How to De-escalate Conflict in Your Ministry and Family

Many church leaders assume conflict is simply built into their ministries. In fact, it has become such a regular part of pastoral work, that people frequently joke about its pervasiveness in ministry. The good news is, conflict doesn’t need to overwhelm your life.

There is hope.

God has a lot to say about quarrelling in the church and in our families. In his Word we find six principles that will help you de-escalate conflict wherever you find it.

Understand how destructive conflict is.

“The fool who provokes his family to anger and resentment will finally have nothing worthwhile left” (Proverbs 11:29 NLT).

There is a real cost to conflict. Quarreling is a big deal to God. From Genesis to Revelation, the Bible mentions the topic more than 75 times. At least six times, God says not to quarrel. He knows that it will destroy everything we hold dear if we don’t get a handle on it.

It shouldn’t surprise…

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Developing a Hopeful Faith During Trials

Do you know how many times I’ve wanted to resign as the pastor of Saddleback Church?

Just about every Monday morning.

Ministry is hard work. I’m guessing you’ve had times when you wanted to throw in the towel, too. Maybe it was after a rough sermon. Or maybe you received some unfair criticism you wanted to escape. 

Maybe it’s even deeper.

James also struggled in ministry. But he and the people he wrote to didn’t just face criticism or stress over budgetary concerns. They faced outright persecution.

James knew that in the middle of tough times, similar to the ones his readers were facing, hope was essential. Throughout the book of James, God gives us a roadmap for how to embrace a hopeful faith. I don’t know what you’re facing today, but you can still lean into these seven truths during difficult seasons.

Our difficulties won’t last.

In light of eternity, our problems are short in duration. The Bible reminds us in James 5:10: “My friends, remember the prophets who…

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Re-discovering Your Joy in Ministry

Do you remember the thrill you felt when you first had a relationship with Jesus? Everything was new and exciting. You couldn’t believe what God was doing in your life.  

I see many Christians, even pastors, who start off the Christian life with so much excitement and joy. Then their joy fades.

Life is full of killjoys. Ministry leadership has its own collection of things that rob us of joy. As leaders, we face unfair criticism, loneliness, and fear that get in the way of the joy God wants for us.

Joy is the recurring theme of Paul’s letter to the Philippians. Even as Paul writes from a prison cell, he reiterates it over and over. He knew firsthand the killjoys in ministry because he had faced them, too.

Paul gives us three safeguards to help us protect our joy when we see it fade:

We must resist legalistic attitudes.

Legalism destroys joy in the Christian life more than anything else. Legalism ruins people, families, and even churches. I define legalism as any time we substitute rules and rituals for our…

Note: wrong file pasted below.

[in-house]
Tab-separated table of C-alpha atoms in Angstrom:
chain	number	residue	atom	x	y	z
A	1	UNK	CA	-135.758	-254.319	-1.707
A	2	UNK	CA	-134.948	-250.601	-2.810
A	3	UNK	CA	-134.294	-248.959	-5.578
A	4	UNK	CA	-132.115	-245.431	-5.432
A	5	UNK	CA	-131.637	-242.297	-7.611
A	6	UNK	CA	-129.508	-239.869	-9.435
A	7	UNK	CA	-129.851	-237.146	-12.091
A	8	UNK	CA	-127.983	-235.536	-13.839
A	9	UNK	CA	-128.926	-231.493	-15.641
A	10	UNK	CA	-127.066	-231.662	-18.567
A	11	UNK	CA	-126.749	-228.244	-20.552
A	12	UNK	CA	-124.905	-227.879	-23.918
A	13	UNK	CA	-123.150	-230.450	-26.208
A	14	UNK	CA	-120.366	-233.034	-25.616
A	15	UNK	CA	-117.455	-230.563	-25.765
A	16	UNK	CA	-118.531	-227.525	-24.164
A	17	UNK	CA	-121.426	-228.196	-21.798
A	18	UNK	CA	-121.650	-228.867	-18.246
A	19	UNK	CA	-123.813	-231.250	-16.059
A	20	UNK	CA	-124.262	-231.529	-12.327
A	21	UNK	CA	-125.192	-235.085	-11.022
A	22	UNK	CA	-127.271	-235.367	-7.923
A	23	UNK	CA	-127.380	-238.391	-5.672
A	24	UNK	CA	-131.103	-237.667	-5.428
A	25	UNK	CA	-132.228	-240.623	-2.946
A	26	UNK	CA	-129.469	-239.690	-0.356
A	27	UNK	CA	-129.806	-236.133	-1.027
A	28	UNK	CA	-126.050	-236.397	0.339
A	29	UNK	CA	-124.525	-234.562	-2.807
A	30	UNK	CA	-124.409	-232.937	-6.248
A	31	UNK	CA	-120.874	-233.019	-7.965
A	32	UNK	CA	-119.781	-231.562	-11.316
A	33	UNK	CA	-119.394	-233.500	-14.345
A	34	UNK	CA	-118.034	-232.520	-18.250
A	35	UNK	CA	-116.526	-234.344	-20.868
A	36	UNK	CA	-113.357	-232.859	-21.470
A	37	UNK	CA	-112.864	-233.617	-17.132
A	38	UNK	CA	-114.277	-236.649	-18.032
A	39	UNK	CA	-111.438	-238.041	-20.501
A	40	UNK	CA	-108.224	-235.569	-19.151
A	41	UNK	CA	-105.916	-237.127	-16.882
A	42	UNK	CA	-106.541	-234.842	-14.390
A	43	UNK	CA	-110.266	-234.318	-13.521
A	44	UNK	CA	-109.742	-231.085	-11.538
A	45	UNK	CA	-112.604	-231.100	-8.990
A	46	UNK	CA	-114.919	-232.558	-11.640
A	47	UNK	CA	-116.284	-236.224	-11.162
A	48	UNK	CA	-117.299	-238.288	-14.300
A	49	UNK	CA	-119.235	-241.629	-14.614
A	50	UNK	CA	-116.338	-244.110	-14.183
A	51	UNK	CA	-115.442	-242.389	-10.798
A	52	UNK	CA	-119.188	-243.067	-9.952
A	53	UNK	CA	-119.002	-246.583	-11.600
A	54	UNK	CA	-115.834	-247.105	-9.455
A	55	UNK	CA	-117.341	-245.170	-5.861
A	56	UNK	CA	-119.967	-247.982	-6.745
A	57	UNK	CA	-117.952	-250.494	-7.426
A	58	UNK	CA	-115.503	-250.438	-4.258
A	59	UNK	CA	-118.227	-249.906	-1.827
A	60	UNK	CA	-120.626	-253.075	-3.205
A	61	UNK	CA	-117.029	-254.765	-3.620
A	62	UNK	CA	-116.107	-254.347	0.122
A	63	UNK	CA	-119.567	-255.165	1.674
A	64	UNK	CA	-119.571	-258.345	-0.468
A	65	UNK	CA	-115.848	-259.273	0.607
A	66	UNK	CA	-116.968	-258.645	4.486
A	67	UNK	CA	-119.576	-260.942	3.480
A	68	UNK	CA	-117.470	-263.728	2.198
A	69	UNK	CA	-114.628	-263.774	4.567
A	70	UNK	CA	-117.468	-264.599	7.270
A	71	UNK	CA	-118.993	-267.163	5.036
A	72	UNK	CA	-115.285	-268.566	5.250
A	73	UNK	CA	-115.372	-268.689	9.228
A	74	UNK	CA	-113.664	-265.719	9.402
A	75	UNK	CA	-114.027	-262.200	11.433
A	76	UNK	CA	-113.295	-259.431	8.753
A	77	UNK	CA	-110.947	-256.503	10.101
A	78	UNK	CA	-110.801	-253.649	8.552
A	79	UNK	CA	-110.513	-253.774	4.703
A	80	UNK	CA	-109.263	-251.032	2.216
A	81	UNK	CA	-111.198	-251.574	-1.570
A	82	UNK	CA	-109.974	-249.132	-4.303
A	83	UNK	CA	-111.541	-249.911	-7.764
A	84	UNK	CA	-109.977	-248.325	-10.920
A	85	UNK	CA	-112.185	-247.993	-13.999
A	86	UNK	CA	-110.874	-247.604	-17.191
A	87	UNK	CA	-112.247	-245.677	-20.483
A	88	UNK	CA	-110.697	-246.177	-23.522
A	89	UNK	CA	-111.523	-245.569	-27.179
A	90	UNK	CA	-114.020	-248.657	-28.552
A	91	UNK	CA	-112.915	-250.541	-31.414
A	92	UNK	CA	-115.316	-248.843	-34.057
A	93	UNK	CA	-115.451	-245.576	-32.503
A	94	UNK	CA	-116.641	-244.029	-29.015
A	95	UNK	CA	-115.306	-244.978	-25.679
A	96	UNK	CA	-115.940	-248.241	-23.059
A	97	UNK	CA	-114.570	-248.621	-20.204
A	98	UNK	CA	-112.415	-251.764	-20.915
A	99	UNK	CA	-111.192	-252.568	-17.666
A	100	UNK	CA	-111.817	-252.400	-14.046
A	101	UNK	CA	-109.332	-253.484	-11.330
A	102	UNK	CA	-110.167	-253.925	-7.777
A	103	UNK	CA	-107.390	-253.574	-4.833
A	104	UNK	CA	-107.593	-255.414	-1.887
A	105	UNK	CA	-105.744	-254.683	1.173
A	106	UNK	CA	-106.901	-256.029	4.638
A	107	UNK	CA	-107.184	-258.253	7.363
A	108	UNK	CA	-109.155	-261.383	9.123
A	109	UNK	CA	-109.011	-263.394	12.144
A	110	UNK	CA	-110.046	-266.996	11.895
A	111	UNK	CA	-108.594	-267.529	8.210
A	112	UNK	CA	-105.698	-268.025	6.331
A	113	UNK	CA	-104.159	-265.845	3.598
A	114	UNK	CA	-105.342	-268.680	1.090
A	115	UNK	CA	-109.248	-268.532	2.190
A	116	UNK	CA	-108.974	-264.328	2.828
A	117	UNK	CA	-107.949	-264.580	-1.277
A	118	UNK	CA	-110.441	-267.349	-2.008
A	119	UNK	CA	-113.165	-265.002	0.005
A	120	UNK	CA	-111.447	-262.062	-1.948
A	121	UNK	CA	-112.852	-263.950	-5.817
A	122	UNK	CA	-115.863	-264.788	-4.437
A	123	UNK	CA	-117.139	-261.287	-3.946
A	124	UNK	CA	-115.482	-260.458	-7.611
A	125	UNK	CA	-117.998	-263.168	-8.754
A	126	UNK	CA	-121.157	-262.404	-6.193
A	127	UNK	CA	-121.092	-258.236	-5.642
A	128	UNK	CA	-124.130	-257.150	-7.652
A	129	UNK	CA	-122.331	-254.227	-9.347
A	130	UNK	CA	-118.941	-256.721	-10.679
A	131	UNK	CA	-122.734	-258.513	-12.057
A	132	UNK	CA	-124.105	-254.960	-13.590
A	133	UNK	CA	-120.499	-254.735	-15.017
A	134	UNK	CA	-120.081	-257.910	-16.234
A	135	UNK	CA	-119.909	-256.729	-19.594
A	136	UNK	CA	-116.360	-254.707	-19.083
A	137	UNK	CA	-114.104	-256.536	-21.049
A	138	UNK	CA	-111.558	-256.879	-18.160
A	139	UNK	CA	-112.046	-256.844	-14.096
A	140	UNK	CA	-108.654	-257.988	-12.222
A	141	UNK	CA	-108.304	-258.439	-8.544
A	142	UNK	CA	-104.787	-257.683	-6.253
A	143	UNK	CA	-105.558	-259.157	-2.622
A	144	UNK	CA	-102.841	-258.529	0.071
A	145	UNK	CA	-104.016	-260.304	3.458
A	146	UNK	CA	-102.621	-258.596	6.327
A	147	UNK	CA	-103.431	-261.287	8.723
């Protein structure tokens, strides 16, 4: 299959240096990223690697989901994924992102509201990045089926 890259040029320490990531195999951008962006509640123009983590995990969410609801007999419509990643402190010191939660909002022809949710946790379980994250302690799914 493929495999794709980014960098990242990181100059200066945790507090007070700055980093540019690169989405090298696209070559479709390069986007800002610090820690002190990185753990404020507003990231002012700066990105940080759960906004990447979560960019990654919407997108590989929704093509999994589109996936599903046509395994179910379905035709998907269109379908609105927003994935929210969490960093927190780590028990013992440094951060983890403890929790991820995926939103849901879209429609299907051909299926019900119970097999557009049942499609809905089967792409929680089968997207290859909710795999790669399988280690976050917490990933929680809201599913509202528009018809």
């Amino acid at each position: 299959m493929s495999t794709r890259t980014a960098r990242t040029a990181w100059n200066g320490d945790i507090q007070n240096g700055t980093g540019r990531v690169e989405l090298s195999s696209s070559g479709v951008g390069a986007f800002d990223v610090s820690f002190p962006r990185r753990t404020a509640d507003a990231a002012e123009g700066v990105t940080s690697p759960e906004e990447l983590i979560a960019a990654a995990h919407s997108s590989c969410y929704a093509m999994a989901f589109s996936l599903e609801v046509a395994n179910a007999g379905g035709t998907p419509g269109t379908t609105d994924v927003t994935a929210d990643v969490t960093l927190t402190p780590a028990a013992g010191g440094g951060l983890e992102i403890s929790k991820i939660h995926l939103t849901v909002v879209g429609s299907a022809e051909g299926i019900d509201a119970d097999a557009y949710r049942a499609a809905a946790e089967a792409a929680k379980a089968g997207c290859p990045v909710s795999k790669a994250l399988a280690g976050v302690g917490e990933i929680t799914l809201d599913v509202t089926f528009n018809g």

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Three Mistakes We Make When Facing the Future

To be human is to live your entire life without knowing the future. The only one who knows the future is God. He is above and outside of time. We are not. 

But not knowing the future often creates unnecessary anxiety and stress in our lives. Recent surveys have shown that 66 percent of people are fearful of the future. 

Fear has always been part of the human experience. Even in biblical times, people struggled with uncertainty about the future. Thankfully, James 4:13-17 teaches us how to avoid the three most common mistakes people typically make about the future—mistakes that you and I still make today.

Mistake #1: We make plans without asking God.

At first glance, the plan James describes in verse 13 doesn’t sound out of the ordinary. He writes, “Look here, you who say, ‘Today or tomorrow we are going to a certain town and will stay there a year. We will do business there and make a profit’” (NLT).

James is describing a…

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5 Reasons to Have Hope in 2021

In 1927, an American submarine collided with a Coast Guard vessel off the coast of Provincetown, Massachusetts, and began to sink. The Coast Guard sent divers to assess the damage and begin a rescue operation. As the divers got close to the sub, they heard a sailor tapping on the hull in Morse Code. He asked, “Is there hope?”

It’s a critical question, particularly as we start a new year. We live in a broken world, a truth that 2020 reminded us of often. Just about everyone had their lives shook up in some way. 

Pastors, too, struggled with hopelessness. Many endured ministry challenges they had never faced before.  

That’s why the question, “Is there hope?” is so important for 2021.

As your church faces the challenges and joys of 2021, let me point you to five unshakable truths that anchor our hope as Christians. This year, no matter what your congregation is facing, remind yourself and those you lead of these truths from 1 Peter 1.

God chose us before we chose him.

Peter tells us, Continue Reading

Last year, many churches began 2020 with sermons on vision. The opportunity to preach on “Vision 2020” was too much for many pastors to pass up.

But now, as we head into 2021, many pastors are struggling to cast their vision for the next year.

That’s where many pastors are right now. After the strangest year anyone can remember, they just can’t see what’s next. 

The Bible tells us in Proverbs 29:18, “Where there is no vision, the people perish” (KJV). Vision isn’t negotiable for church leaders. Your church needs God’s vision. 

The word “vision” in this verse literally means a dream. You’ve got to have a dream for your life and for your ministry. Otherwise, your church will just drift. Without a dream for your church, your people will perish.

The Gospels of Luke and Mark tell a story of a blind man, Bartimaeus, that can help us as ministry leaders learn to see again and get God’s vision for our ministries, even after all we’ve experienced in 2020. 

Every miracle performed by Jesus teaches us…